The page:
High-accuracy positioning using EGNOS and Galileo products
Background & Objectives
At the core of the FIX_8 solution is a GNSS positioning technique known as Precise Point Positioning (PPP). PPP is a method of processing un-differenced pseudorange and carrier phase observations from a single GNSS receiver to compute positions with decimetric, or even centimetric accuracy, globally. In recent years, commercial services have applied the PPP technique to offer an accurate and flexible positioning solution which has proved particularly popular in the precision agriculture and offshore markets. The services rely on providing high-accuracy satellite data (orbit and clock predictions) to users for real-time operations. Using this satellite data and applying complex algorithms on the user-receiver, the services typically provide a positioning solution for a moving platform with a horizontal accuracy of 20 cm (95%) following a 30-minute convergence period. The solutions are completely independent of the distance to reference stations.
Using similar satellite data to the commercial service providers, FIX_8 can replicate these levels of positioning accuracy and has also shown the potential to reduce the convergence period. The FIX_8 project also explored the level of accuracy which could be achieved without subscribing to a service supplying this precise satellite data.
FIX_8 developed a prototype for a new GNSS service with a performance comparable to that of existing commercial high-accuracy differential services. It explored the performance which can be achieved with a stand-alone GNSS receiver using only free-to-air signals, assessing the accuracy which can be achieved today using EGNOS data within a PPP solution and in the future with using Galileo.
To implement a PPP solution, the GNSS errors which are usually removed or reduced by differencing in high accuracy applications must be compensated for using other error mitigation techniques. These techniques include combining observations to overcome ionospheric delay errors and applying models to estimate satellite antenna phase centre offsets, relativity effects, site displacement effects due to Earth tides, etc. These mitigation methods are included in the FIX_8 prototype. The FIX_8 processing algorithms also introduce a number of innovative techniques which are intended to improve upon classical dual frequency PPP solutions. It uses raw code and carrier phase observations, and includes the ionospheric delay on each satellite range as a state in the Kalman filter rather than forming an ionospheric free observable.
This is intended to reduce convergence time with respect to traditional PPP solutions. The performance of the prototype solution was initially investigated using a large number of static datasets. Dedicated field trials were then undertaken in conditions designed to be representative of those found in target applications. For each trial a centimetre level reference solution was used to determine the error in the FIX_8 solution. Orbit and clock data with varying accuracy was used to establish the relationship between these inputs and the accuracy of the resultant position solution. This then allowed an extrapolation to predict the level of accuracy which should be reached by applying FIX_8 processing algorithms on a Galileo receiver.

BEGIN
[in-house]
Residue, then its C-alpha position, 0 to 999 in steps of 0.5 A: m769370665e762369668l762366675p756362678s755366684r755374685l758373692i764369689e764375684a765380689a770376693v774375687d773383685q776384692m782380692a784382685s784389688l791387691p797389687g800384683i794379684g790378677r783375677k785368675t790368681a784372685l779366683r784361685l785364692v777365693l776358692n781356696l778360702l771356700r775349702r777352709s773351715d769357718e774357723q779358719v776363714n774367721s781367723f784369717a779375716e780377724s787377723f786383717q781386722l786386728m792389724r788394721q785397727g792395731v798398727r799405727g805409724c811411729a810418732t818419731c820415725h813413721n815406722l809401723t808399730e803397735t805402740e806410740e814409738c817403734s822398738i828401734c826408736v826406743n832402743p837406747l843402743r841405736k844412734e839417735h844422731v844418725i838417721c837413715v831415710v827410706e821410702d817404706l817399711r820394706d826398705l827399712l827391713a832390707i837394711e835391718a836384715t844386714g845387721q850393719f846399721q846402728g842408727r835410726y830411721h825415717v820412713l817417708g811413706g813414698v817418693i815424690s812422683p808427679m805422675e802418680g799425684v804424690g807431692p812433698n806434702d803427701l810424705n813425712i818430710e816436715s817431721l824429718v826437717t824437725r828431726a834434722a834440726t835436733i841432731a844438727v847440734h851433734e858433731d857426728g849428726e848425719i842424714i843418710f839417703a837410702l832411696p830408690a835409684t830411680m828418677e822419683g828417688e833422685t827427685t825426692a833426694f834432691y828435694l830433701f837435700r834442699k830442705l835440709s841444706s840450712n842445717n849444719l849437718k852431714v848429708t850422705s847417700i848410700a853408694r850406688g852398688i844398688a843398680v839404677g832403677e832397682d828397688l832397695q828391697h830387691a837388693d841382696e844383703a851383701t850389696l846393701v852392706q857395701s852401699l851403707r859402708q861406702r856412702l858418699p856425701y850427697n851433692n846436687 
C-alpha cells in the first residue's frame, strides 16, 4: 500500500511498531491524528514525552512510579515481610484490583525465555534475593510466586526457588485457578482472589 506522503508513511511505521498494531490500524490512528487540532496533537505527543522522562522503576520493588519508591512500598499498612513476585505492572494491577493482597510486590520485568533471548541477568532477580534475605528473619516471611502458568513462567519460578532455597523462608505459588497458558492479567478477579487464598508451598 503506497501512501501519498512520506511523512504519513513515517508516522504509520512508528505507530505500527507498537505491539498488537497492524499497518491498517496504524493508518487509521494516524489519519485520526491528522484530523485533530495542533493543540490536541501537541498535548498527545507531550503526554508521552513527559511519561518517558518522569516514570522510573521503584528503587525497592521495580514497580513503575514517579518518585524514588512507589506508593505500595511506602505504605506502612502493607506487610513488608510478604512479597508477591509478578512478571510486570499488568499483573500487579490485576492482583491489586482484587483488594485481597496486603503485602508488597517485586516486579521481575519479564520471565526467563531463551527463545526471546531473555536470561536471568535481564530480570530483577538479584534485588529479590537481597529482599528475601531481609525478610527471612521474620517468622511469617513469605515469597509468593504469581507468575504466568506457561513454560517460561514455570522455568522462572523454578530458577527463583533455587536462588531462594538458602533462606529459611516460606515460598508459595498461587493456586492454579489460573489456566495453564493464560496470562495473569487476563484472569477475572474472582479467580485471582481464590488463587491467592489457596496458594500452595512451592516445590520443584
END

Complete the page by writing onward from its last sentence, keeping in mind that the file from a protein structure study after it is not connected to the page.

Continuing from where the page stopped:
The first objective of FIX_8 was to develop a PPP solution with performance comparable to that of the existing commercial high-accuracy differential GNSS services. The prototype is a real-time software implementation of the positioning algorithms which would be applied on a GNSS receiver.
The software was designed to be flexible, allowing for modifications to classical PPP algorithms to be explored. FIX_8 has also aimed to demonstrate the accuracy which can be obtained from a stand-alone GNSS receiver using EGNOS-corrected orbit and clock data in place of commercial products. Finally, the prototype can be used to estimate the performance which could be achieved in the future using the Galileo Open Service and also to explore the potential of a high-accuracy Galileo Commercial Service.
Work performed & results
A baseline FIX_8 solution using precise orbit and clock products at a static site produced accuracies of 10 cm (95%) in the horizontal component and 20 cm (95%) vertically, similar to commercial PPP services. When precise satellite data was replaced with a broadcast GPS message with EGNOS corrections applied, the accuracy achieved was 30 cm (95%) for the horizontal component. Field trials demonstrated a typical accuracy of less than 20 cm (95%) for horizontal positioning onboard a boat using precise satellite data. The trials were not able to provide a comprehensive assessment of a FIX_8 solution based on EGNOS because in 2006 corrections were not available for a significant number of the GPS satellites in view. Results suggest that if corrections are available consistently for five or six satellites, a positioning accuracy of half a metre will be achieved. A 50 cm, or perhaps better, solution using only free-to-air signal represents a significant improvement on a standard EGNOS code position. Extrapolations to future Galileo operations suggest that a 50-cm solution should also be possible with a dual frequency receiver using only the Open Service. A 20-cm solution is possible if predicted clock and orbit data can be distributed without some of the constraints of the proposed dissemination approach for Galileo orbit and clock data. The provision of more precise satellite data, allowing a high accuracy positioning solution with a suitably equipped receiver, may become a Galileo Commercial Service.